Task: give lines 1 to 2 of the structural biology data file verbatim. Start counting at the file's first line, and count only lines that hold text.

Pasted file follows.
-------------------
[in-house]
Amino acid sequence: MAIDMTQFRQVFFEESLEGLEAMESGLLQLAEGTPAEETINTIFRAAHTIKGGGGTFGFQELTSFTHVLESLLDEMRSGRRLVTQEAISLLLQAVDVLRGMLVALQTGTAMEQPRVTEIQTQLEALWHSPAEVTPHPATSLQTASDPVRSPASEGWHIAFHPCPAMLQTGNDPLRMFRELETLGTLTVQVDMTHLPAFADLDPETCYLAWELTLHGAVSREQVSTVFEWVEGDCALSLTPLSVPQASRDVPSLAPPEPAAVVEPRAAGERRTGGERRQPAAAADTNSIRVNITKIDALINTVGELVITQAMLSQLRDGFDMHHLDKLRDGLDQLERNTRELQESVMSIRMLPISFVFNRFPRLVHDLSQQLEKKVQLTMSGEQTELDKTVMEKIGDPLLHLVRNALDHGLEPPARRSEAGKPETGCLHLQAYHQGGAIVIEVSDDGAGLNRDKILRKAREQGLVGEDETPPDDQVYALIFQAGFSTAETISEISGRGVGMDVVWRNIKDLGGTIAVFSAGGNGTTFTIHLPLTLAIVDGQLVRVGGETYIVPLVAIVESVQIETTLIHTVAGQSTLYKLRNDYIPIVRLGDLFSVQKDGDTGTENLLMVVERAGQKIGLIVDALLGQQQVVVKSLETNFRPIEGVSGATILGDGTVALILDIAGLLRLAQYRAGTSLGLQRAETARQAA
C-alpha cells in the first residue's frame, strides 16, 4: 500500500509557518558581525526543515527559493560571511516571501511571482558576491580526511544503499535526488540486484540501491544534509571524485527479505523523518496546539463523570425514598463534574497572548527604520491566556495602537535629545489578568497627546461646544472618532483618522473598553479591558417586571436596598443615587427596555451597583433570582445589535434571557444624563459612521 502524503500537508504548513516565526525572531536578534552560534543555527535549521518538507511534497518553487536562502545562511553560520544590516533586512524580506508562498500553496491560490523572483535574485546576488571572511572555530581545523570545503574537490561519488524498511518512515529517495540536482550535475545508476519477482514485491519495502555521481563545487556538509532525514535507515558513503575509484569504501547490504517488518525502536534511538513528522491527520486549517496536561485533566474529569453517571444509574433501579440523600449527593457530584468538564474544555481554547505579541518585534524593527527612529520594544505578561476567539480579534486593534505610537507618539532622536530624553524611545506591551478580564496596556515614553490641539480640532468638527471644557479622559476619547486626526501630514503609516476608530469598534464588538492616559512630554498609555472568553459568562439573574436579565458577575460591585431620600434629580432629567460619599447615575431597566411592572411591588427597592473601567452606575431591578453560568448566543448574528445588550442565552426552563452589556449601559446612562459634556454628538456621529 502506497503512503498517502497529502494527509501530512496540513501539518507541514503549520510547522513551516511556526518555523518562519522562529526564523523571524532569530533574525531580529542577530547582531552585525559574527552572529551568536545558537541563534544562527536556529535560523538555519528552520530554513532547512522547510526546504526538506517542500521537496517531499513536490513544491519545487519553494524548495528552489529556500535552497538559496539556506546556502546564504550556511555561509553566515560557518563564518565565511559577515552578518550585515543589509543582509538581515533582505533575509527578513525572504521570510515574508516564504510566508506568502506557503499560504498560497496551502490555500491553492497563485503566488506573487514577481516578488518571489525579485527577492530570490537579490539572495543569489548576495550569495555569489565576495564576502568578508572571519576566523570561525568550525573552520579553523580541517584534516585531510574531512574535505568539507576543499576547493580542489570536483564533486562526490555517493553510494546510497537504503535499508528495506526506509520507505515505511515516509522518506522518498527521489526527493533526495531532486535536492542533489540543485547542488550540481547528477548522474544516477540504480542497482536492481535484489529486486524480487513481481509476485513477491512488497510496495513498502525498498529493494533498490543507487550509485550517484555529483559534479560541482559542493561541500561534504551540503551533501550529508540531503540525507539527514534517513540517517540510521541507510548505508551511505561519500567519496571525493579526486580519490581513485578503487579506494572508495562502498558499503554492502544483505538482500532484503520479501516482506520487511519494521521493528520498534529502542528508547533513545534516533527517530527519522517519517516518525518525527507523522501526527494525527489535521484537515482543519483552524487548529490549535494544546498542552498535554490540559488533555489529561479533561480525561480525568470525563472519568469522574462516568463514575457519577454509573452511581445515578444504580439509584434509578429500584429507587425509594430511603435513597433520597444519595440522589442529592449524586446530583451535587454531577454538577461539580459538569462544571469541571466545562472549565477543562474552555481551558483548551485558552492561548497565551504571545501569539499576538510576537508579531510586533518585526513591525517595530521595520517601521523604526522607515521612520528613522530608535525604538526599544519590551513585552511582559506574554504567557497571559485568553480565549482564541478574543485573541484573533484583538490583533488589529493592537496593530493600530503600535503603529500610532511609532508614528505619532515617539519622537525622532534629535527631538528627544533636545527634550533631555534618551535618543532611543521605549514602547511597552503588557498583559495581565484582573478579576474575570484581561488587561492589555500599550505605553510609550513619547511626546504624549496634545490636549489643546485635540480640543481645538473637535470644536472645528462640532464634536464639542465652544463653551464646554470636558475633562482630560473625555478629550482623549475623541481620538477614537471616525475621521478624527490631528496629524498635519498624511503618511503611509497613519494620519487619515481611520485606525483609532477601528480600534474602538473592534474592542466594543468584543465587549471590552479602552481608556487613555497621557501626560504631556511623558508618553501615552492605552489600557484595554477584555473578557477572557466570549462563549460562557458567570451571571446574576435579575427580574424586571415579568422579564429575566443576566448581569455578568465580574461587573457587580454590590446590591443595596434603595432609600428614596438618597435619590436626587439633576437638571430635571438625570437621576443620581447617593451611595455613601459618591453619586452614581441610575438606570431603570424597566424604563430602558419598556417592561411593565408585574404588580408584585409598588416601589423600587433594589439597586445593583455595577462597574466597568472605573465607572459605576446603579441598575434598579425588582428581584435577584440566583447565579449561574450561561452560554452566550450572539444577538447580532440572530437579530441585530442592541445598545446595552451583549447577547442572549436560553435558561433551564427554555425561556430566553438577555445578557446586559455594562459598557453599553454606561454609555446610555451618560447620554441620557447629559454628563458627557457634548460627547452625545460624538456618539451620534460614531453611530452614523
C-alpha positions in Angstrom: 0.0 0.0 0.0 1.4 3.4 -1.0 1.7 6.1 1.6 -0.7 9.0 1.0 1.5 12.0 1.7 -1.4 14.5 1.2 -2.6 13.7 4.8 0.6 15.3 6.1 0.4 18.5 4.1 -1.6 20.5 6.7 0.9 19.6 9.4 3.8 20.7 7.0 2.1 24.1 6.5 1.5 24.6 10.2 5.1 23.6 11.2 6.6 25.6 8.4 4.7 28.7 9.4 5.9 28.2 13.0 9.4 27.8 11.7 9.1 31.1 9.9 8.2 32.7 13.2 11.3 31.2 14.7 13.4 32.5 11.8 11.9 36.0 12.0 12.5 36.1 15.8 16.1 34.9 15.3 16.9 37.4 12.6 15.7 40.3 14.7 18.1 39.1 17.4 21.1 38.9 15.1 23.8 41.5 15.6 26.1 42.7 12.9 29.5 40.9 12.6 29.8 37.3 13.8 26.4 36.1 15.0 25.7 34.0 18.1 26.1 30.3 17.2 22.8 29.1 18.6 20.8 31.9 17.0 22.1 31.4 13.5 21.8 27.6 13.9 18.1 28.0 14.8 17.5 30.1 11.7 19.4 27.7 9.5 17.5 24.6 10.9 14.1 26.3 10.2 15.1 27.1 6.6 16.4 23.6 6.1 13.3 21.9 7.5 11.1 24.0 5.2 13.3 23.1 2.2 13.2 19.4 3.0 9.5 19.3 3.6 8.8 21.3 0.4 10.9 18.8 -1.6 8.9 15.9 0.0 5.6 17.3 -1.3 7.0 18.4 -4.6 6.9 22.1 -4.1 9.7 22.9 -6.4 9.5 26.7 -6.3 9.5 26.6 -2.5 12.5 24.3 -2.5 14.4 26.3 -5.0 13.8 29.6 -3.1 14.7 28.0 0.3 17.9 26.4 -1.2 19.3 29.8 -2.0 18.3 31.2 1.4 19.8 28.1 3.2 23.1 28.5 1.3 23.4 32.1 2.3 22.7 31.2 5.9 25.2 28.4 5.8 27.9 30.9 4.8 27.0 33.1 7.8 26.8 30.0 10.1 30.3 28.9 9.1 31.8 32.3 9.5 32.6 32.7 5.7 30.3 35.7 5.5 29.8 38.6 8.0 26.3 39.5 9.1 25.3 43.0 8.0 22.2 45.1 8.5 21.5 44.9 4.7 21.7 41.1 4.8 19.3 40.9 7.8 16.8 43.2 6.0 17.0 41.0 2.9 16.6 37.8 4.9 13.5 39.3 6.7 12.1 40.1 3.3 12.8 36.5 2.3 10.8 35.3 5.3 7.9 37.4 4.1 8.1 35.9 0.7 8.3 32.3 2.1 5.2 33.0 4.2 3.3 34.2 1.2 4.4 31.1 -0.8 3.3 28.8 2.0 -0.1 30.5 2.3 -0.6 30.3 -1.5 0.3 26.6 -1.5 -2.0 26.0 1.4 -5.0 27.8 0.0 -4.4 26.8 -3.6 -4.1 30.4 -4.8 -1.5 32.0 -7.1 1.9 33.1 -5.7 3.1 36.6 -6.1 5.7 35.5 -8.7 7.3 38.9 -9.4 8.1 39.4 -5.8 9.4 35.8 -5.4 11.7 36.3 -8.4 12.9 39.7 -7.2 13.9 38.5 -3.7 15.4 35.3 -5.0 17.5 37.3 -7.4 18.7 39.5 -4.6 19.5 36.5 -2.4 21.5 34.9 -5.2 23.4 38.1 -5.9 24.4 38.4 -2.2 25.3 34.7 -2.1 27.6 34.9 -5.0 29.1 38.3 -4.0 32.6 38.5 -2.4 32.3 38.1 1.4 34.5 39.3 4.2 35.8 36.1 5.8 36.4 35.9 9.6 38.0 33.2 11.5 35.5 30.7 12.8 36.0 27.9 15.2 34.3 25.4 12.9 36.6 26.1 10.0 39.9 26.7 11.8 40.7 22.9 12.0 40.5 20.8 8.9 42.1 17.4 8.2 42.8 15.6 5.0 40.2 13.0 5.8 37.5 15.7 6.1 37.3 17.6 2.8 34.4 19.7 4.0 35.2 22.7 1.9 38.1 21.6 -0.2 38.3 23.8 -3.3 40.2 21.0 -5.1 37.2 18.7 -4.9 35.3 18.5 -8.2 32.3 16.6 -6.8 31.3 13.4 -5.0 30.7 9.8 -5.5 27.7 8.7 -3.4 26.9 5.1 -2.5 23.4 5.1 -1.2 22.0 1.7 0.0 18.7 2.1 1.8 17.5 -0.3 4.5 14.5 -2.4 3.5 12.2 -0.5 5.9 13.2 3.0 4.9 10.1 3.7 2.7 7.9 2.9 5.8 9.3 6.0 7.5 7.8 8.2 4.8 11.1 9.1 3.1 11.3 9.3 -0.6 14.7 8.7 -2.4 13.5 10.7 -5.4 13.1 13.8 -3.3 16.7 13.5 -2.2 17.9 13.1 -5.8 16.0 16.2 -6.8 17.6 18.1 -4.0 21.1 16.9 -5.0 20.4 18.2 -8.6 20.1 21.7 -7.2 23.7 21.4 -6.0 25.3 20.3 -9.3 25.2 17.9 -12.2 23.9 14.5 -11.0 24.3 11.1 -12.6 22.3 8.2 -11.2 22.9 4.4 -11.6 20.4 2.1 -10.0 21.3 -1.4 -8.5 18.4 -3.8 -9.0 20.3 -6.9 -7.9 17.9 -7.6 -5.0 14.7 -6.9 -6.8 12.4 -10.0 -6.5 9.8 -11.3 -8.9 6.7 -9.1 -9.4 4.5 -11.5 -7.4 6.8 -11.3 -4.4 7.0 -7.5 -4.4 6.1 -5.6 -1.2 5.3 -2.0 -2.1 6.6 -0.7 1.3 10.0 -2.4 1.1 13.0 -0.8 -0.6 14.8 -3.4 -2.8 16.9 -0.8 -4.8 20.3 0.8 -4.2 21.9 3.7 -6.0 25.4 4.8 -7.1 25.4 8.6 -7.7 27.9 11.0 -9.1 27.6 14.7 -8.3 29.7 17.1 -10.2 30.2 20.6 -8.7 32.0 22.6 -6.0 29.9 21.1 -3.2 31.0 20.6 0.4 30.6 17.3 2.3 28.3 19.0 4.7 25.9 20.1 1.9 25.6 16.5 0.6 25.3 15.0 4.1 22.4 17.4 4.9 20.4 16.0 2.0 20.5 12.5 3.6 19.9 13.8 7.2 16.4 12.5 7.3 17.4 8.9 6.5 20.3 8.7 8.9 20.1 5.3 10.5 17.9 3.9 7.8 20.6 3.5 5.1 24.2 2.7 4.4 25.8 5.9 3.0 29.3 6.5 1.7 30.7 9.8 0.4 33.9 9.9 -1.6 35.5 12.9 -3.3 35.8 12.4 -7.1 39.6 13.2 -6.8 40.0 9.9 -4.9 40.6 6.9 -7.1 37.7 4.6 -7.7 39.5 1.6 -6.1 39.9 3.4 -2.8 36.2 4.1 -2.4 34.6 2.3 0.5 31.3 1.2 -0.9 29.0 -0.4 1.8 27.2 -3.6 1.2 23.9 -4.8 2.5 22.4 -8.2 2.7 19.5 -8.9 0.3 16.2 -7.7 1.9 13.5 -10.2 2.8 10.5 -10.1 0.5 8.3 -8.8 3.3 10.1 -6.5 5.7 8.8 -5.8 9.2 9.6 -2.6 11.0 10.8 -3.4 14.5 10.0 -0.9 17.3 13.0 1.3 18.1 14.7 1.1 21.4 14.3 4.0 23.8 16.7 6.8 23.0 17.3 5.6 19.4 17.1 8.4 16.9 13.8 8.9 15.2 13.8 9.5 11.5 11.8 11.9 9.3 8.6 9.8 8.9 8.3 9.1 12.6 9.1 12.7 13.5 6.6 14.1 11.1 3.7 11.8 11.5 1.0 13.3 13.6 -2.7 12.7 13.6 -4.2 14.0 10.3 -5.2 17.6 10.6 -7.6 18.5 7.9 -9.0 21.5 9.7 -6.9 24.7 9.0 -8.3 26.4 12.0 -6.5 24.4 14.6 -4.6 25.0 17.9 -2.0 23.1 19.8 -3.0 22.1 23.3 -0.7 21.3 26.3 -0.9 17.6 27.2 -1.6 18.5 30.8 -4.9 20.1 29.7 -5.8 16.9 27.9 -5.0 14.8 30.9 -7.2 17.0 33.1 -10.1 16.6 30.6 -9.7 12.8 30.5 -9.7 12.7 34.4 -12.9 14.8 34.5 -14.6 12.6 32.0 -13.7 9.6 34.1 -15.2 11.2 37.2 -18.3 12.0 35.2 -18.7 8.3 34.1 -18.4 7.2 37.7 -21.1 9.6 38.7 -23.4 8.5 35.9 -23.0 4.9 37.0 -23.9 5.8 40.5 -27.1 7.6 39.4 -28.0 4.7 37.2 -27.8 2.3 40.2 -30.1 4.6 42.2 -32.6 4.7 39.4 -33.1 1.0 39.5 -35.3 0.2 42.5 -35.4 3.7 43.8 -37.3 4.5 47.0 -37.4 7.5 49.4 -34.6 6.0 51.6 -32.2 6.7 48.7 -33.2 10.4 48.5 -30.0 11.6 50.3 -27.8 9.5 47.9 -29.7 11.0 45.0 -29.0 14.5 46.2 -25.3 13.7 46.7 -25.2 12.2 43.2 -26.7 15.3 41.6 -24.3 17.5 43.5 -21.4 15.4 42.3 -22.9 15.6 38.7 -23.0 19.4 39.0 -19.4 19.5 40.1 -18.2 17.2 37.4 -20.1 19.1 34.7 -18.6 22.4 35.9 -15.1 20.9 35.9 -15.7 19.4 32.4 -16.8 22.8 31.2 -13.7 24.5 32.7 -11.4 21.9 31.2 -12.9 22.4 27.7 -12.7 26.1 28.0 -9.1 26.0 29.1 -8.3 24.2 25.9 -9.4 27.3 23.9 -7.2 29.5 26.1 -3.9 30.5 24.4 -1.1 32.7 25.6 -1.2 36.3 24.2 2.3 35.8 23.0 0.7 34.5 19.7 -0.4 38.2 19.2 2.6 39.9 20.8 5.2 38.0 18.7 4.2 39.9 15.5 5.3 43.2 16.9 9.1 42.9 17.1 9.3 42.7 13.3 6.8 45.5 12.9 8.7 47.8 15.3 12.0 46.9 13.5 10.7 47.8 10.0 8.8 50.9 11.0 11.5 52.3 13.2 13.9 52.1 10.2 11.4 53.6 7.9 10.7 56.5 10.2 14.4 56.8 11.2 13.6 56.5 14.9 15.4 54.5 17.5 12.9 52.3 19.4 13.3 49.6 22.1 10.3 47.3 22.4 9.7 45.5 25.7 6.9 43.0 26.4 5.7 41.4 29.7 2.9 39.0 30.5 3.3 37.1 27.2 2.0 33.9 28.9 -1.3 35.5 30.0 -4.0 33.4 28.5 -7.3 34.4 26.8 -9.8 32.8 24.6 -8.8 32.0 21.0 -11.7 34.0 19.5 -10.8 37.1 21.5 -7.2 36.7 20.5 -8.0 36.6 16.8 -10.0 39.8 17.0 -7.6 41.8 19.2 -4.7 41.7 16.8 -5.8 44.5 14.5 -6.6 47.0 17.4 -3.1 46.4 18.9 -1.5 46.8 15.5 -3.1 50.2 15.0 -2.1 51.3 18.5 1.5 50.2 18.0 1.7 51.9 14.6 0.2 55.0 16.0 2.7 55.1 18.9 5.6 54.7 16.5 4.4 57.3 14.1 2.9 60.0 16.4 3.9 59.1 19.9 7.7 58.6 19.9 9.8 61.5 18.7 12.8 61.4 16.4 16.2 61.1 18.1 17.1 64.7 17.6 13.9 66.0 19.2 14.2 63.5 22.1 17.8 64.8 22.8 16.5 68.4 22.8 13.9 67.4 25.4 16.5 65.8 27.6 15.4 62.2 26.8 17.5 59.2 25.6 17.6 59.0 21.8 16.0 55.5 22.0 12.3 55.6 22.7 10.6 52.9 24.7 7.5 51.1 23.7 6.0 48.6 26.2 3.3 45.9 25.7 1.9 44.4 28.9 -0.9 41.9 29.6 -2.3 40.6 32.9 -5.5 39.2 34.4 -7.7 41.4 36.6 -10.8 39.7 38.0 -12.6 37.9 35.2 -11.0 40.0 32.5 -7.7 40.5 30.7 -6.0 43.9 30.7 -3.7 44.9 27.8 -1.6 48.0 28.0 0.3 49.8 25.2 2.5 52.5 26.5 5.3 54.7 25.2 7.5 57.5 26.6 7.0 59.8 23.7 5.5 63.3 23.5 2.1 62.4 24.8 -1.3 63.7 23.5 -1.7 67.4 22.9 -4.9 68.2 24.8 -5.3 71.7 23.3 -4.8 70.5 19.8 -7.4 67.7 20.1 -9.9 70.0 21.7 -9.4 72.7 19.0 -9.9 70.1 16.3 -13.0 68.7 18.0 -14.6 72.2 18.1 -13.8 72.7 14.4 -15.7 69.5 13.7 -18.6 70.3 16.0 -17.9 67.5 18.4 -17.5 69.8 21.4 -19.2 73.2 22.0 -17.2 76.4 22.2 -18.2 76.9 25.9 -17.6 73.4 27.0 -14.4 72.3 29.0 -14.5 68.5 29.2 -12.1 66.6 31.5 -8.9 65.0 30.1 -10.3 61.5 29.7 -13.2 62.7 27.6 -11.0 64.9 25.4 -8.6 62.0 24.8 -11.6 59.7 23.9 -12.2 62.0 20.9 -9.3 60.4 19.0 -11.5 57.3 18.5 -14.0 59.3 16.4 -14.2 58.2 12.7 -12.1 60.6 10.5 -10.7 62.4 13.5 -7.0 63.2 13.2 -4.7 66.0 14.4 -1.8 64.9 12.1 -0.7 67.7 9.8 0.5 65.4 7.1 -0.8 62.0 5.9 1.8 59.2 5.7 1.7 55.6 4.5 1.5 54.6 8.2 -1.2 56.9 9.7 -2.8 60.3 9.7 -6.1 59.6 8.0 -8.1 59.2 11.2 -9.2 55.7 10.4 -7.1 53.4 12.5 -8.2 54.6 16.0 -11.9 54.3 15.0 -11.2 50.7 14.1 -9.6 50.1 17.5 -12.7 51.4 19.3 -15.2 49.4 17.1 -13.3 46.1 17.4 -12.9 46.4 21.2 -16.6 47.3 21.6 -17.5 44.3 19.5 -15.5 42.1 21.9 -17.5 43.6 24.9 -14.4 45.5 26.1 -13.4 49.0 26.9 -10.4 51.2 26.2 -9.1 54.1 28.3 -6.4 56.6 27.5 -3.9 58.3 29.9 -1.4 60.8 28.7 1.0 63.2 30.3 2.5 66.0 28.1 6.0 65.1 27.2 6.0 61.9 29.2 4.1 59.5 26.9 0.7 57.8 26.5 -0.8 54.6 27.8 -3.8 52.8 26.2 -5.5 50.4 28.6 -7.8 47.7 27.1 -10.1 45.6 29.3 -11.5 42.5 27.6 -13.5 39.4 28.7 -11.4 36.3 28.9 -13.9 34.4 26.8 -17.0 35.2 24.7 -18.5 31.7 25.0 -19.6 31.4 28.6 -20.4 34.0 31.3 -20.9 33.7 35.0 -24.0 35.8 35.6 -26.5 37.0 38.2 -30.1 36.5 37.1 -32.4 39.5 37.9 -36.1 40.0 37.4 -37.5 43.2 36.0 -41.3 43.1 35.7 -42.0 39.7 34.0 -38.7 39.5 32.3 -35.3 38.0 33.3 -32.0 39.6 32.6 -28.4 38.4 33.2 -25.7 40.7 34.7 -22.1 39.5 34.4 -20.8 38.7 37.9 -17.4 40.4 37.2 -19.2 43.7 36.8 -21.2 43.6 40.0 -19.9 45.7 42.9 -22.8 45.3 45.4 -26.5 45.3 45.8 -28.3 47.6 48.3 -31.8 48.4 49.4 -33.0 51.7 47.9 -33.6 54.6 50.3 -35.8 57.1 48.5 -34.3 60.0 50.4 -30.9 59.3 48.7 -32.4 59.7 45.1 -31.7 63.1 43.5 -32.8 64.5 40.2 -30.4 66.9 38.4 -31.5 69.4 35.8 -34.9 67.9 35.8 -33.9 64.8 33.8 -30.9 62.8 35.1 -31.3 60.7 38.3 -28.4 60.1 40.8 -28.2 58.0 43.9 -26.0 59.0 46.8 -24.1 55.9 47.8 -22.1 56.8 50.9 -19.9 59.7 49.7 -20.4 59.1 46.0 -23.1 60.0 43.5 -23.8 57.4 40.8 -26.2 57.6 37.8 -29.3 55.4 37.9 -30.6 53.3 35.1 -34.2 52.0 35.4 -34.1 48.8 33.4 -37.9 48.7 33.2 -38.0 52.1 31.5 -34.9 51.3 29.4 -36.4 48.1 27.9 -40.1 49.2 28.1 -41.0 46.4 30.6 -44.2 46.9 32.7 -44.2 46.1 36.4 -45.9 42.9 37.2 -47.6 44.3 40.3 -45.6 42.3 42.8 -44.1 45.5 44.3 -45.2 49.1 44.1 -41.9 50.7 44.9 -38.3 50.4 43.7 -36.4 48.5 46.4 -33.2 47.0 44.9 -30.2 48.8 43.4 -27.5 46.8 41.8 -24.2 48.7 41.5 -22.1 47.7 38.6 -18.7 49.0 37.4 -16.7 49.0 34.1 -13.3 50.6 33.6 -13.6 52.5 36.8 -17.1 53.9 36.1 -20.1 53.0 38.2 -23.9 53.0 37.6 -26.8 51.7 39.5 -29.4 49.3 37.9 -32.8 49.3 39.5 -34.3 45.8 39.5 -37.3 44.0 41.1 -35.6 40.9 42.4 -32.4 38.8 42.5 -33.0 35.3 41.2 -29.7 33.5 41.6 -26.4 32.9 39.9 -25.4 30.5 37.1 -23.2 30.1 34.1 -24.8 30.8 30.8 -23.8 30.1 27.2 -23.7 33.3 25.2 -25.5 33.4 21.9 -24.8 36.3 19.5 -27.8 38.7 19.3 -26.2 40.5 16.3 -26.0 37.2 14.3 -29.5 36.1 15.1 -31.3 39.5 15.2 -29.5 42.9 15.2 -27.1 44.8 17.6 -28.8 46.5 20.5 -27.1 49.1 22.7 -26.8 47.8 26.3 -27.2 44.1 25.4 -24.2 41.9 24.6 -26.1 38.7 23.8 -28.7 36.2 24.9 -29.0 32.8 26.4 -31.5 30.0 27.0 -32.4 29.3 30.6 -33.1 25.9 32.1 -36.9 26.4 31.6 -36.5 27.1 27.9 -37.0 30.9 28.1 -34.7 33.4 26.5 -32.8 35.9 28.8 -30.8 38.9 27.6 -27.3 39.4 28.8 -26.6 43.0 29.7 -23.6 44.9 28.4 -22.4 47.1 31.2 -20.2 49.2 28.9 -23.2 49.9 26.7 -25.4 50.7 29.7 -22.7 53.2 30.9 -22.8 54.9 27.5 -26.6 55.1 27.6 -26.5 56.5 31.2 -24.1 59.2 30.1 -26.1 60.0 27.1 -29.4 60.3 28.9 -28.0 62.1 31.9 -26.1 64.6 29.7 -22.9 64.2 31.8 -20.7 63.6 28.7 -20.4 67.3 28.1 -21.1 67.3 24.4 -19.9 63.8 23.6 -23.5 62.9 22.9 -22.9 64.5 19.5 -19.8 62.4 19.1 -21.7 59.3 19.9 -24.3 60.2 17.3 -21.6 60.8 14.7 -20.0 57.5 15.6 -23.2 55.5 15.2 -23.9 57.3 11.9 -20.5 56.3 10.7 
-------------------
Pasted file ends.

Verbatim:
[in-house]
Amino acid sequence: MAIDMTQFRQVFFEESLEGLEAMESGLLQLAEGTPAEETINTIFRAAHTIKGGGGTFGFQELTSFTHVLESLLDEMRSGRRLVTQEAISLLLQAVDVLRGMLVALQTGTAMEQPRVTEIQTQLEALWHSPAEVTPHPATSLQTASDPVRSPASEGWHIAFHPCPAMLQTGNDPLRMFRELETLGTLTVQVDMTHLPAFADLDPETCYLAWELTLHGAVSREQVSTVFEWVEGDCALSLTPLSVPQASRDVPSLAPPEPAAVVEPRAAGERRTGGERRQPAAAADTNSIRVNITKIDALINTVGELVITQAMLSQLRDGFDMHHLDKLRDGLDQLERNTRELQESVMSIRMLPISFVFNRFPRLVHDLSQQLEKKVQLTMSGEQTELDKTVMEKIGDPLLHLVRNALDHGLEPPARRSEAGKPETGCLHLQAYHQGGAIVIEVSDDGAGLNRDKILRKAREQGLVGEDETPPDDQVYALIFQAGFSTAETISEISGRGVGMDVVWRNIKDLGGTIAVFSAGGNGTTFTIHLPLTLAIVDGQLVRVGGETYIVPLVAIVESVQIETTLIHTVAGQSTLYKLRNDYIPIVRLGDLFSVQKDGDTGTENLLMVVERAGQKIGLIVDALLGQQQVVVKSLETNFRPIEGVSGATILGDGTVALILDIAGLLRLAQYRAGTSLGLQRAETARQAA